Remainders Using Models
In this video, we’re going to learn
how to model division of two-digit numbers when they do not divide evenly. These children have 17 gel
pens. They want to share them
equally. How can we share these 17 gel pens
between three children? We need to divide them. Let’s give everyone one gel pen
each, two each. Now they have three gel pens
each. Now they have four gel pens
each. Each child has five gel pens, and
we have two gel pens left over. We can’t share these equally
between three children because one child wouldn’t get a gel pen.
To record how we worked this out,
we would say there were 17 pens to begin with. We shared them equally or divided
them between the three friends, which gave the children five gel pens each. And there were two gel pens left
over. When we divide, we have to divide
into equal groups. If we have an amount left over, we
call this the remainder. So the “r” in our number sentence
stands for remainder. There were 17 gel pens. We divided them or shared them
equally between three children. Each child got five gel pens. There were two left over. 17 divided by three equals five
remainder two. Let’s practice what we’ve learned
about dividing with remainders by answering some questions now.
Each of the milk bottles are sold
in crates of four. How many complete crates are there
and how many bottles are left over?
This is a division problem. We have to divide the milk bottles
into crates of four. In other words, we have to divide
the milk bottles into equal groups of four. We have to count how many crates or
groups of four there are and how many bottles are left over. This group has already been done
for us. It contains four milk bottles. Let’s continue dividing the milk
bottles into groups of four. Now we’ve got two groups of four,
three groups of four, four groups of four, and there’s one milk bottle left
over. We made four equal groups, and
there’s one milk bottle left over. If the milk bottles were sold in
crates of four, we could make four complete crates, and there would be one milk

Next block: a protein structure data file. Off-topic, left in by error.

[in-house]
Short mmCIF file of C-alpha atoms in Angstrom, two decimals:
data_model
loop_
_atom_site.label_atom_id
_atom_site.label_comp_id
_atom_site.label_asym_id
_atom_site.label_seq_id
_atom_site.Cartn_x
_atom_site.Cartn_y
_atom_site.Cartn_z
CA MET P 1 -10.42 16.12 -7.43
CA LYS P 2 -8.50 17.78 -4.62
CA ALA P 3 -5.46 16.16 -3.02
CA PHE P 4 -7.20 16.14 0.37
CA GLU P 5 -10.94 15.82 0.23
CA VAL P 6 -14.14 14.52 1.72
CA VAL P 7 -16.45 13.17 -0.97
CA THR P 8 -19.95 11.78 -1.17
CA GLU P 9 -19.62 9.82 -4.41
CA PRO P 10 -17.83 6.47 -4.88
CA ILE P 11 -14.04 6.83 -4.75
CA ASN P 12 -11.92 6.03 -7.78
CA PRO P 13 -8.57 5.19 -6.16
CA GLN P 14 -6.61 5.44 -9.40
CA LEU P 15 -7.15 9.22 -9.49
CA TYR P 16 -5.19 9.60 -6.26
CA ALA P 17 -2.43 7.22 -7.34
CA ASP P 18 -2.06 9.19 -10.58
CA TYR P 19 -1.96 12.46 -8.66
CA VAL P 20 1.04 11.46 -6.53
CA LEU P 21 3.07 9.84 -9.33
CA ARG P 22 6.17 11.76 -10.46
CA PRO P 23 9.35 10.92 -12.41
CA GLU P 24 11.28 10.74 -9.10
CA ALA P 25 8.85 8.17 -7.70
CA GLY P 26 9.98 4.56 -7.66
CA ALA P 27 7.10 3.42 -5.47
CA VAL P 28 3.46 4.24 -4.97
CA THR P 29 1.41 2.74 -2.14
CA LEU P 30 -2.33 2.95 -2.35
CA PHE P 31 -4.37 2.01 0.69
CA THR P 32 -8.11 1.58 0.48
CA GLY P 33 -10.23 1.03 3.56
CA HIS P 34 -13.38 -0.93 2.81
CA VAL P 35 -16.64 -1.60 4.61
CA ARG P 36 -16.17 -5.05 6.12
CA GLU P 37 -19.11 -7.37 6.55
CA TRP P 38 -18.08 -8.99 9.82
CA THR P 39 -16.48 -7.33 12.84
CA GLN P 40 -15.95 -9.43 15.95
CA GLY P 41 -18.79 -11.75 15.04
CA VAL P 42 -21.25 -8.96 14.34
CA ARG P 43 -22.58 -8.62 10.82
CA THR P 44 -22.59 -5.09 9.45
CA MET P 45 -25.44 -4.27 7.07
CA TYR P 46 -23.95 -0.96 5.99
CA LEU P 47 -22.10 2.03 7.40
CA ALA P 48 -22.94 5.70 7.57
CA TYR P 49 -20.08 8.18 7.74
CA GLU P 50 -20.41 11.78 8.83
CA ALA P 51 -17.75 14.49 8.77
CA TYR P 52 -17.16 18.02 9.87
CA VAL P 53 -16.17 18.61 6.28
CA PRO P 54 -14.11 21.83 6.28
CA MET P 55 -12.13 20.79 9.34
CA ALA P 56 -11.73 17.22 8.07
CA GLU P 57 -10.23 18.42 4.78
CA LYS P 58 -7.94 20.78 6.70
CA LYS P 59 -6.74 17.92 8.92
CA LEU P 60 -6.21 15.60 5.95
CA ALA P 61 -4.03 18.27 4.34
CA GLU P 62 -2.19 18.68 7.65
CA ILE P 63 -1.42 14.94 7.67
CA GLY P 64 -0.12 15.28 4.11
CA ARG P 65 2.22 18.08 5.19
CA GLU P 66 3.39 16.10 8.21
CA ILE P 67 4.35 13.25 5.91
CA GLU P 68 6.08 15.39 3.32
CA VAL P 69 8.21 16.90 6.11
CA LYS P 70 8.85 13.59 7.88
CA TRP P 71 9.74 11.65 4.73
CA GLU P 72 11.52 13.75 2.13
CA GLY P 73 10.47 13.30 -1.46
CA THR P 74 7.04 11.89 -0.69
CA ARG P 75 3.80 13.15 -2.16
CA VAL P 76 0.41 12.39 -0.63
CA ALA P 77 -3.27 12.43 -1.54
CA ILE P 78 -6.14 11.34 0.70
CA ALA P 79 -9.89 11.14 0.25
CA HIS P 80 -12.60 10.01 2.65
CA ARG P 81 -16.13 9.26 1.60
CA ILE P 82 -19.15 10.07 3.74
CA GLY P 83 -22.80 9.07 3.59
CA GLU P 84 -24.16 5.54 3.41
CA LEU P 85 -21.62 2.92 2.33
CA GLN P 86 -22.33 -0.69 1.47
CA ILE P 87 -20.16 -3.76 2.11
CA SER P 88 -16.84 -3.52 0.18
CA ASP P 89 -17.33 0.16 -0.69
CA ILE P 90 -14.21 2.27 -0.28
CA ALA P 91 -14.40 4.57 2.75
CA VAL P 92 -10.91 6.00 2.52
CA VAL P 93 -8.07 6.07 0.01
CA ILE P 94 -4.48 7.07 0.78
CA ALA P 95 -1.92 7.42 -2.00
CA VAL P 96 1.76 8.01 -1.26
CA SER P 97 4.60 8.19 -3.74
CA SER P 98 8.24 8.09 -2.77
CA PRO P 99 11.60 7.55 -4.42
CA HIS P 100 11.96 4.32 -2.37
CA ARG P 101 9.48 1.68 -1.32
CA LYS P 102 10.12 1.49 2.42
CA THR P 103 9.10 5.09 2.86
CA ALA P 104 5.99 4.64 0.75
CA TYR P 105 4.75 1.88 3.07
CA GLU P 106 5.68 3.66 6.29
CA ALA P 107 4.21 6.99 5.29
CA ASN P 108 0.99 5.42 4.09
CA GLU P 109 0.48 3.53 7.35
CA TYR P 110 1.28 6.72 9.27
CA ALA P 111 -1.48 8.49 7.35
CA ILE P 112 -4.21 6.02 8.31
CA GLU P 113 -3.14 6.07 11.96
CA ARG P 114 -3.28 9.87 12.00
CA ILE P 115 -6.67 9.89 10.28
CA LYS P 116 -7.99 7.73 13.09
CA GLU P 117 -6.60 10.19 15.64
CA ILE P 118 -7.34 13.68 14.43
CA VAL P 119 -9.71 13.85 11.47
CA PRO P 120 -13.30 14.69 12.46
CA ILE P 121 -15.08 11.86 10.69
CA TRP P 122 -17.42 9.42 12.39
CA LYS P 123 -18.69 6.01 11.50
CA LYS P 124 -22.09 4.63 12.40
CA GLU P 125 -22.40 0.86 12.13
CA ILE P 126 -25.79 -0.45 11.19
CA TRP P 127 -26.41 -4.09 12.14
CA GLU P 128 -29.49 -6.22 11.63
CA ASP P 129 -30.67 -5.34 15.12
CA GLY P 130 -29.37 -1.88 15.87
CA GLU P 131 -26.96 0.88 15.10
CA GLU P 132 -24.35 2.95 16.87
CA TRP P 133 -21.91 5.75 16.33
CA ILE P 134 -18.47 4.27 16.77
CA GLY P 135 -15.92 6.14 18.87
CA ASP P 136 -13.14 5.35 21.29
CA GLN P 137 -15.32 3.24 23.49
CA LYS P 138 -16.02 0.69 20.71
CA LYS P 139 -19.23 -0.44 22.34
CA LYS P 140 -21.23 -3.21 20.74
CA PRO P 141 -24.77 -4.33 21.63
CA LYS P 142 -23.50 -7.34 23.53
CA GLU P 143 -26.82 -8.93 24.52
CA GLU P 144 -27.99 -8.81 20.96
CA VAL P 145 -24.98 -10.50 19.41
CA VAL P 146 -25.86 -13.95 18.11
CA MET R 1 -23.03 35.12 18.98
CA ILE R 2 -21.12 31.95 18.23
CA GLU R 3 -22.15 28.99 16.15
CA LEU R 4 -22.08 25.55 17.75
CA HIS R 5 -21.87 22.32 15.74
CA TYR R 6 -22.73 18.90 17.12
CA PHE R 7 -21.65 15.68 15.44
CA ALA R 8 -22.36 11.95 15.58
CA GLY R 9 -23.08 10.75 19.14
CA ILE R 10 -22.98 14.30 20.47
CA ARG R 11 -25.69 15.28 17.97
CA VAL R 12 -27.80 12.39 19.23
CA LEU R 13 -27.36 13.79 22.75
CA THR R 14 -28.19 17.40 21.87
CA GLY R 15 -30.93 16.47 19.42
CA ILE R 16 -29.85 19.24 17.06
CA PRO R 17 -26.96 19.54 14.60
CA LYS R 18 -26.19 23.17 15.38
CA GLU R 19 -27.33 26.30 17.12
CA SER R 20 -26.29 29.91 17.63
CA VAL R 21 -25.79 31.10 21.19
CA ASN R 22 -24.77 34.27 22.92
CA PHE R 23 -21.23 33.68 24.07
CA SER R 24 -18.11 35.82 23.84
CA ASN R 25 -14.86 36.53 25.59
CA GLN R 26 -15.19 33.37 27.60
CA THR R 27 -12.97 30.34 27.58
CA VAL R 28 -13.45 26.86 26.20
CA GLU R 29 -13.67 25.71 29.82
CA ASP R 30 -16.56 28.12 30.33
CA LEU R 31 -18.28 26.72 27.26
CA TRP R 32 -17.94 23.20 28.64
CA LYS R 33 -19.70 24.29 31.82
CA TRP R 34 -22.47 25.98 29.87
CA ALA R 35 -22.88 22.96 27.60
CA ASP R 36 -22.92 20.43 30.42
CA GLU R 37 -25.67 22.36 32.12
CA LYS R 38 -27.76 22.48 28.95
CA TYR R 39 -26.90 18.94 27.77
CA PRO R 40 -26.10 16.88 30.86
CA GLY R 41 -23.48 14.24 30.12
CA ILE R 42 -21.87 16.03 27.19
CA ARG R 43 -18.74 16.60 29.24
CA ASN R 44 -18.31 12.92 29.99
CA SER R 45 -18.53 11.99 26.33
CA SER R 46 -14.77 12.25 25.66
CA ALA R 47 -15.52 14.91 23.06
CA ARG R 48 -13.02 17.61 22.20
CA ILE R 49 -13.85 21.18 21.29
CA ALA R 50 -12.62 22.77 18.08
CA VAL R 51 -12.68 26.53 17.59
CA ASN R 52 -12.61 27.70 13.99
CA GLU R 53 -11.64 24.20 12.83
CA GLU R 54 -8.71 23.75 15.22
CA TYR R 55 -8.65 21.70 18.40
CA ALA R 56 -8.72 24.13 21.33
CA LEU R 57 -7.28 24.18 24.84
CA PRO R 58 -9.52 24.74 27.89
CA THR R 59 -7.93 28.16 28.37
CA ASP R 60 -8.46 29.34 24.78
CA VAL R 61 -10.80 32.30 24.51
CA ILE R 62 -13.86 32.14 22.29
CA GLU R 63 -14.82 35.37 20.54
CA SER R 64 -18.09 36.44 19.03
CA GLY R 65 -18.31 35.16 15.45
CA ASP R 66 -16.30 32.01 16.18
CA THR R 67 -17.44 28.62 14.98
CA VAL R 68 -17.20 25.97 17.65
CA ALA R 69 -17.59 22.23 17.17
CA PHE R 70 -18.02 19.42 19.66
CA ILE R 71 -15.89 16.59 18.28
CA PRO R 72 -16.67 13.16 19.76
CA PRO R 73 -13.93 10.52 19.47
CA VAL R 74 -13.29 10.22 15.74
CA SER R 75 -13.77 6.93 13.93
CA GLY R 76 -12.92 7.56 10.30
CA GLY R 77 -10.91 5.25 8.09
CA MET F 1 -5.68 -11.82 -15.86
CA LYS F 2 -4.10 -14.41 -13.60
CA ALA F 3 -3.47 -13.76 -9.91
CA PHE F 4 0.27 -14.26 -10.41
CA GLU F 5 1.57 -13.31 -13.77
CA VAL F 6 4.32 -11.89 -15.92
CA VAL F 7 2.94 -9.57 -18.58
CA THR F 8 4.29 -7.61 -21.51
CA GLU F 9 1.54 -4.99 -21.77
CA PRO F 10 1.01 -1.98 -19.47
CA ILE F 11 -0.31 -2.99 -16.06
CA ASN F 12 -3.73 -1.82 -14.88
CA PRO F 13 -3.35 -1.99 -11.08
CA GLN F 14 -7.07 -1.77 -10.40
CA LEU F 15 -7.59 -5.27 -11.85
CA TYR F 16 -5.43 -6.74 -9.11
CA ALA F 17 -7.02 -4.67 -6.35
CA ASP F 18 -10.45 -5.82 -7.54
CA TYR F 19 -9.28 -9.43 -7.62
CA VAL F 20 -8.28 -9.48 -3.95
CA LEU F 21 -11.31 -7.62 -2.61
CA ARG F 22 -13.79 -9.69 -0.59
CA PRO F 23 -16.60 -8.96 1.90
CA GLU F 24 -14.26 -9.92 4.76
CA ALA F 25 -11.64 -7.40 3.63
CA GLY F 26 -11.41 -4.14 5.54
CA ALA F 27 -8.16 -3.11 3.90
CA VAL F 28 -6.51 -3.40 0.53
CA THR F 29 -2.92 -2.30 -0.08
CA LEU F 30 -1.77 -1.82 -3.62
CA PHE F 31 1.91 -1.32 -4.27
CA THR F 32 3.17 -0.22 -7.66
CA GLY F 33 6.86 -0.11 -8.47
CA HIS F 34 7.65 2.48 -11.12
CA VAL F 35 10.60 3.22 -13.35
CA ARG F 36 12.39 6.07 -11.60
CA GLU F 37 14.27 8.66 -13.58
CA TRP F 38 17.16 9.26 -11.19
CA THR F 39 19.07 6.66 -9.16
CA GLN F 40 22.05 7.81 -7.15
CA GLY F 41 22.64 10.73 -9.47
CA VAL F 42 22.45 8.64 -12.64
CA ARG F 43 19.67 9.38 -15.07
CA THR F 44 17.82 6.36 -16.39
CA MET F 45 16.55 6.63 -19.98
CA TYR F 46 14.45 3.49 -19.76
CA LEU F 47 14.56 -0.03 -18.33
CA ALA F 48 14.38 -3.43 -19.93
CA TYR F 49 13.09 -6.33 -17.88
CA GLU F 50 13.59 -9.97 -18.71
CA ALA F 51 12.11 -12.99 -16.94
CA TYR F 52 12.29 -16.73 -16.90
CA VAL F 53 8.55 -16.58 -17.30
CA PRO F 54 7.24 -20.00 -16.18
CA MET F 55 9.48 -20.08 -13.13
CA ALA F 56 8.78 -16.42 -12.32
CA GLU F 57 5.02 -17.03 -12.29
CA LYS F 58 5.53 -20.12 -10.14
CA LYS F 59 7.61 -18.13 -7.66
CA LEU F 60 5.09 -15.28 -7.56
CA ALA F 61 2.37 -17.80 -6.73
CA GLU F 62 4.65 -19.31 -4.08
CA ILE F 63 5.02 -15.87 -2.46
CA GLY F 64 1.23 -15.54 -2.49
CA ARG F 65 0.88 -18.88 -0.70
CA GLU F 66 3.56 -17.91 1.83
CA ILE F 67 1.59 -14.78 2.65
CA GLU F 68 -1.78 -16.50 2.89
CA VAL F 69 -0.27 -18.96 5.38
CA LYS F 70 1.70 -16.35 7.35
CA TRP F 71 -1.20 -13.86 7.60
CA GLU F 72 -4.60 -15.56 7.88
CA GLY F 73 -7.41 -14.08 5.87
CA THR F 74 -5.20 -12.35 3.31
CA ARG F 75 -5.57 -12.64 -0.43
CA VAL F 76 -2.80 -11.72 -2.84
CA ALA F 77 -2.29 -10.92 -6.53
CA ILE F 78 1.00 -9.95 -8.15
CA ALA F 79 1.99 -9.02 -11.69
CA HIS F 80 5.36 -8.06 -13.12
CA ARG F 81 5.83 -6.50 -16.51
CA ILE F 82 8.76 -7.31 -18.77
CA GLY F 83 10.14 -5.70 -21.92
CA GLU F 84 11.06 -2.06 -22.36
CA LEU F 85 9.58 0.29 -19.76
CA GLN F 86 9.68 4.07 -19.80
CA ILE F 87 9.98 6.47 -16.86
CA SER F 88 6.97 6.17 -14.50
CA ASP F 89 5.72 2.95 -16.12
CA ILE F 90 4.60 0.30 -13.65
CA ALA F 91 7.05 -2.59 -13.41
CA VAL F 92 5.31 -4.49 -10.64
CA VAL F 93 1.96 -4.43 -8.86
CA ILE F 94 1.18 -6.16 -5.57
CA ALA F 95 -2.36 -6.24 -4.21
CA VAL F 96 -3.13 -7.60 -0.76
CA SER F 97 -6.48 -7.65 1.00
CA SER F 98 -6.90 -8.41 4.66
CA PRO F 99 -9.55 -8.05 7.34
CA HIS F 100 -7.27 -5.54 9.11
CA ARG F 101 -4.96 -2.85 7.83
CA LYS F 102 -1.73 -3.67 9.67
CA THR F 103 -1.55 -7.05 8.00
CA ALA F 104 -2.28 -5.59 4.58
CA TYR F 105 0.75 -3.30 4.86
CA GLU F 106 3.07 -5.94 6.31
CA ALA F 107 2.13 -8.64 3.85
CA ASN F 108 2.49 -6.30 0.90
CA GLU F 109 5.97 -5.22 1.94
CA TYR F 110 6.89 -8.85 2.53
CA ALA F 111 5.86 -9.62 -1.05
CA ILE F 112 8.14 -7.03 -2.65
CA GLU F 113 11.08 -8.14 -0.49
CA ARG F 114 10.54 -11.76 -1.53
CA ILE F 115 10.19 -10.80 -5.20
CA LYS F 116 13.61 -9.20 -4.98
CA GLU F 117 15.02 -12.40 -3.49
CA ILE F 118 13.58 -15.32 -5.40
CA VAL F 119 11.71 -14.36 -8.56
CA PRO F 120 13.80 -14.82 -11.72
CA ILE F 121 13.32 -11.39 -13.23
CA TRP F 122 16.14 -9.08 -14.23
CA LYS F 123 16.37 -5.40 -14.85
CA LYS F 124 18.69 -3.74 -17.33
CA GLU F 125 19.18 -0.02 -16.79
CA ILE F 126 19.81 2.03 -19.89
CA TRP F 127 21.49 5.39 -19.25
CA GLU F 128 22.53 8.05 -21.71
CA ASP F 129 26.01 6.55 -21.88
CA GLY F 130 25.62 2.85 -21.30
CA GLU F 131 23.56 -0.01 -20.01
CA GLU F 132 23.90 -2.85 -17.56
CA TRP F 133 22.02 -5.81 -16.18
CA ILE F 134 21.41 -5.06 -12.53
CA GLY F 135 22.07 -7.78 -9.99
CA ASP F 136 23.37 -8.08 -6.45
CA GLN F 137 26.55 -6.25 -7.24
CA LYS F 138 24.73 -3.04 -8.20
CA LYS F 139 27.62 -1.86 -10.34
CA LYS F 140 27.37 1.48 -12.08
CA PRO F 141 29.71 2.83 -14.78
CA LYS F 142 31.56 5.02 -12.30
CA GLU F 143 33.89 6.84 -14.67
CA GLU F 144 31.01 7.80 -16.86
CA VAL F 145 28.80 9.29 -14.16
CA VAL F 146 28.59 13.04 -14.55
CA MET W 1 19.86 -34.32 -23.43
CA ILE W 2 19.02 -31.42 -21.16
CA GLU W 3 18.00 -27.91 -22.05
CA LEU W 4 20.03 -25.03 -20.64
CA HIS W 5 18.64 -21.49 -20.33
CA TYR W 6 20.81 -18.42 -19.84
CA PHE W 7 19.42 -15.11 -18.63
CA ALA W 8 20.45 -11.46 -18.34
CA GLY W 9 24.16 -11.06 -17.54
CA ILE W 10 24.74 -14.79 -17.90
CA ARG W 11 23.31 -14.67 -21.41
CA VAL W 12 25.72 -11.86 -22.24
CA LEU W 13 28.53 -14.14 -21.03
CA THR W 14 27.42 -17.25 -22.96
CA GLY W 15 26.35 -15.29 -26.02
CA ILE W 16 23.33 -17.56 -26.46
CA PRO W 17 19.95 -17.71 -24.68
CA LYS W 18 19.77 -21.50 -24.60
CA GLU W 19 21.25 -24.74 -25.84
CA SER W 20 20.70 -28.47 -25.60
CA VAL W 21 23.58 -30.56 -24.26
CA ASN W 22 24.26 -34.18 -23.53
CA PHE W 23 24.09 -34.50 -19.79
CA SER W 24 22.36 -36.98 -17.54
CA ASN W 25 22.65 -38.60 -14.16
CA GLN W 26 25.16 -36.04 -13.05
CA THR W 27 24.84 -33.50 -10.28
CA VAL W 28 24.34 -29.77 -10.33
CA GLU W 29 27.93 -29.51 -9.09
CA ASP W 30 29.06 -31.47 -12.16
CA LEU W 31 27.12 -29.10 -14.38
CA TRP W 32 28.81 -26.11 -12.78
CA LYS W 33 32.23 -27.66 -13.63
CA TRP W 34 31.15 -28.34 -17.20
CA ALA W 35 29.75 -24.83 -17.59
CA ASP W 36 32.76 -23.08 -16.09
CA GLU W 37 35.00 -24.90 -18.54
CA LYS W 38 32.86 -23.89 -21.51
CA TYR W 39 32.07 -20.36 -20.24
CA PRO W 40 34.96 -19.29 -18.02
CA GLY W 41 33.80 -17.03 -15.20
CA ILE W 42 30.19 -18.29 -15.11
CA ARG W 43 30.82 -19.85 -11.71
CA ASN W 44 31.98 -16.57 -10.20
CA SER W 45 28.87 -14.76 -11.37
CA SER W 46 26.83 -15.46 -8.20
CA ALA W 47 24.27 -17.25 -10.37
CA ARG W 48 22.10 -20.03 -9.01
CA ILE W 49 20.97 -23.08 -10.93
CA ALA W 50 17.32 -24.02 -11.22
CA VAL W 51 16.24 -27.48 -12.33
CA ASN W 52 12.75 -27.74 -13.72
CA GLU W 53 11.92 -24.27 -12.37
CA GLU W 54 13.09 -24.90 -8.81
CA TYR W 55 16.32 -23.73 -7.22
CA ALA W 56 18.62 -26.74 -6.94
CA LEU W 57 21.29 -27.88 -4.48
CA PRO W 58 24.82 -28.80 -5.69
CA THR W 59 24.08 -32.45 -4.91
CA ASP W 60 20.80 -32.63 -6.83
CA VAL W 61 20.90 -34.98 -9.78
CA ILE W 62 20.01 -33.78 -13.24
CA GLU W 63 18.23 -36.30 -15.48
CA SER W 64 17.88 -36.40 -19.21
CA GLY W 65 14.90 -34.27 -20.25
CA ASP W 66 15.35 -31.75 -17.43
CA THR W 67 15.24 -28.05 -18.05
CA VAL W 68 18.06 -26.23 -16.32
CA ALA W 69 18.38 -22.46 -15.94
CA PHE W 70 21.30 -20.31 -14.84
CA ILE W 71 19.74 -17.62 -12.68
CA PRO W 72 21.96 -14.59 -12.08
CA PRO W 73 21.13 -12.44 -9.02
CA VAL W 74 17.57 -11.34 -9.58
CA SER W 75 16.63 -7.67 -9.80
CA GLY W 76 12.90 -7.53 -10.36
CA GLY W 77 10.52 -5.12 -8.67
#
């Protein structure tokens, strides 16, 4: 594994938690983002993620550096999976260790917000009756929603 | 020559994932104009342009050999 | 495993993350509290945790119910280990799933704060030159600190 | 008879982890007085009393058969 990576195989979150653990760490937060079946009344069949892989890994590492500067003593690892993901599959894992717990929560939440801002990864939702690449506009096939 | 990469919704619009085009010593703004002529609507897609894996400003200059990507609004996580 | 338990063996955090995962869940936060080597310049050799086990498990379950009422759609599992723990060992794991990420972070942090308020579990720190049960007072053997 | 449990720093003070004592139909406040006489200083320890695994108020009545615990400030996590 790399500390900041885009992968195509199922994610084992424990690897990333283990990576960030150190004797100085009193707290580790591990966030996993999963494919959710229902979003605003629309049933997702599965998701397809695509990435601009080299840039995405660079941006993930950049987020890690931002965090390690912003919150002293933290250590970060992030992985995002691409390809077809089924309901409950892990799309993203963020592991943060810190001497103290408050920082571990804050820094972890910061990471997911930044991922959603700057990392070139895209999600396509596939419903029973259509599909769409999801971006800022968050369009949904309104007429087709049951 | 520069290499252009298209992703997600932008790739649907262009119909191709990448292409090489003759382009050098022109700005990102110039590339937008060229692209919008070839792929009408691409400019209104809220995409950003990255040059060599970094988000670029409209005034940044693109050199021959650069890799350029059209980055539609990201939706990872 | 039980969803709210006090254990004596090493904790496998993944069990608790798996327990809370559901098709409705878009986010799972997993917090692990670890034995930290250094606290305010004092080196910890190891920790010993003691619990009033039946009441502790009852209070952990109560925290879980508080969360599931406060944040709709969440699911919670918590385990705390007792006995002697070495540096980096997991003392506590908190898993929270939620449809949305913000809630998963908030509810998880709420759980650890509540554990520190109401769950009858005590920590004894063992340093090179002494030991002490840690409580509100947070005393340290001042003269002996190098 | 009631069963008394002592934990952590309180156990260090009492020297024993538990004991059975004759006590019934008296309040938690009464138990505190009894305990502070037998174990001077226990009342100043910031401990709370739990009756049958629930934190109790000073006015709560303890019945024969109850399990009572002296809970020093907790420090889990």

bottle left over.
10 children want to play a
game. They need to be in teams of
two. Find how many teams of two there
will be and whether any child will be left out. Is it four teams, no one will be
left out; four teams, one will be left out; five teams, no one will be left out; or
five teams, one will be left out?
This question is all about
dividing. There are 10 children and they’re
trying to make teams of two. We have to work out two things: how
many teams of two they can make and whether or not any child will be left out. We could model the number of
children using blocks. We’ve got 10 blocks to represent
the 10 children. Now, we can divide our 10 children
or our 10 blocks into teams or groups of two: one, two groups of two, three groups
of two, four groups of two, five groups of two. We had 10 counters and we’ve shared
them or divided them equally into groups of two.
Can you see how many groups we
made? There are five, so we can cross out
these two possible answers. We didn’t make four teams. We made five. We made five groups, and there are
no bricks left over. So this is the correct answer. There are five teams, and no one
will be left out. If 10 children want to play a game
and they need to be in teams of two, they could make five teams, and no one will be
left out. To find the answer, we used 10
bricks and divided them into equal groups of two. And we found that there will be no
bricks left over.
A teacher has 22 pencils that they
want to share equally between four children. What is the maximum number of
pencils each child will receive? Some pens might be left over.
This problem is all about sharing
equally, which means it’s a division problem. The teacher wants to share 22
pencils equally between four children. We have to work out how many
pencils each child will receive. We’ve modeled the number 22 using
these bricks. Can you think of a way of sharing
these pencils equally between four children? That means each group has to
contain an equal number of bricks. There we go. We’ve made four groups, and each
group contains an equal amount of bricks. Can you see how many bricks are in
each group? We’ve made four groups of five, and
there are two bricks left over.
If we have 22 pencils and shared
them equally between four children, each child will have five pencils and there will
be two left over. 22 divided by four equals five
remainder two. So the maximum number of pencils
each child will receive is five. We can’t share the two that are
left over equally between four children. So the most pencils the children
can get is five each.
What have we learned in this
video? In this video, we have learned how
to divide with remainders using models.